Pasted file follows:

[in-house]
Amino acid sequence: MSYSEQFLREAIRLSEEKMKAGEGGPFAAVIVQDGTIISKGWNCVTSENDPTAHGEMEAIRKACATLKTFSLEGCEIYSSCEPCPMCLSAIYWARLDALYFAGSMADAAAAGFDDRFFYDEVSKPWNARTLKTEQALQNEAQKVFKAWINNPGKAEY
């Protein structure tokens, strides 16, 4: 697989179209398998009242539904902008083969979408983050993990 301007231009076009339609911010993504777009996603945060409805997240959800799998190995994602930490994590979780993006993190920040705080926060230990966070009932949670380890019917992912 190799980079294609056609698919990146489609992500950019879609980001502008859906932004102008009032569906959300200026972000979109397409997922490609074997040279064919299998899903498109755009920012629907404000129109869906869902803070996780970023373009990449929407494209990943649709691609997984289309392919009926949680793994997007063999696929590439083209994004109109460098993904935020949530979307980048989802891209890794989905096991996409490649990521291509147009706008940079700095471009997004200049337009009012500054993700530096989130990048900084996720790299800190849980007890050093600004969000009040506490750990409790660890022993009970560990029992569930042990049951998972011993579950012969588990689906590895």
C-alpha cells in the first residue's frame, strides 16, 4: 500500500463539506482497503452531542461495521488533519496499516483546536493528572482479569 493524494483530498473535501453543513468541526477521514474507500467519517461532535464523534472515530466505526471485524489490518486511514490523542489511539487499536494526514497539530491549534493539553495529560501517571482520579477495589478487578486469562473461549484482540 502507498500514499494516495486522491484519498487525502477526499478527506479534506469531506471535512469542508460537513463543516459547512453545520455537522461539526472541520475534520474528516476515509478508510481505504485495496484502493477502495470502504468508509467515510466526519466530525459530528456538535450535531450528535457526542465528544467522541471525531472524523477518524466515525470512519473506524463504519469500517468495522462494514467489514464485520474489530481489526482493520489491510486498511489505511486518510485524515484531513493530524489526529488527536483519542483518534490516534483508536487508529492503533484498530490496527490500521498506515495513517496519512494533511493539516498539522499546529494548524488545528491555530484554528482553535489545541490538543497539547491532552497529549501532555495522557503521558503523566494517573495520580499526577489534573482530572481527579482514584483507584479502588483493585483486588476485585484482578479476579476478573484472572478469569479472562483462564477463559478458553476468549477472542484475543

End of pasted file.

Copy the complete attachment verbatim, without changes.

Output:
[in-house]
Amino acid sequence: MSYSEQFLREAIRLSEEKMKAGEGGPFAAVIVQDGTIISKGWNCVTSENDPTAHGEMEAIRKACATLKTFSLEGCEIYSSCEPCPMCLSAIYWARLDALYFAGSMADAAAAGFDDRFFYDEVSKPWNARTLKTEQALQNEAQKVFKAWINNPGKAEY
């Protein structure tokens, strides 16, 4: 697989179209398998009242539904902008083969979408983050993990 301007231009076009339609911010993504777009996603945060409805997240959800799998190995994602930490994590979780993006993190920040705080926060230990966070009932949670380890019917992912 190799980079294609056609698919990146489609992500950019879609980001502008859906932004102008009032569906959300200026972000979109397409997922490609074997040279064919299998899903498109755009920012629907404000129109869906869902803070996780970023373009990449929407494209990943649709691609997984289309392919009926949680793994997007063999696929590439083209994004109109460098993904935020949530979307980048989802891209890794989905096991996409490649990521291509147009706008940079700095471009997004200049337009009012500054993700530096989130990048900084996720790299800190849980007890050093600004969000009040506490750990409790660890022993009970560990029992569930042990049951998972011993579950012969588990689906590895």
C-alpha cells in the first residue's frame, strides 16, 4: 500500500463539506482497503452531542461495521488533519496499516483546536493528572482479569 493524494483530498473535501453543513468541526477521514474507500467519517461532535464523534472515530466505526471485524489490518486511514490523542489511539487499536494526514497539530491549534493539553495529560501517571482520579477495589478487578486469562473461549484482540 502507498500514499494516495486522491484519498487525502477526499478527506479534506469531506471535512469542508460537513463543516459547512453545520455537522461539526472541520475534520474528516476515509478508510481505504485495496484502493477502495470502504468508509467515510466526519466530525459530528456538535450535531450528535457526542465528544467522541471525531472524523477518524466515525470512519473506524463504519469500517468495522462494514467489514464485520474489530481489526482493520489491510486498511489505511486518510485524515484531513493530524489526529488527536483519542483518534490516534483508536487508529492503533484498530490496527490500521498506515495513517496519512494533511493539516498539522499546529494548524488545528491555530484554528482553535489545541490538543497539547491532552497529549501532555495522557503521558503523566494517573495520580499526577489534573482530572481527579482514584483507584479502588483493585483486588476485585484482578479476579476478573484472572478469569479472562483462564477463559478458553476468549477472542484475543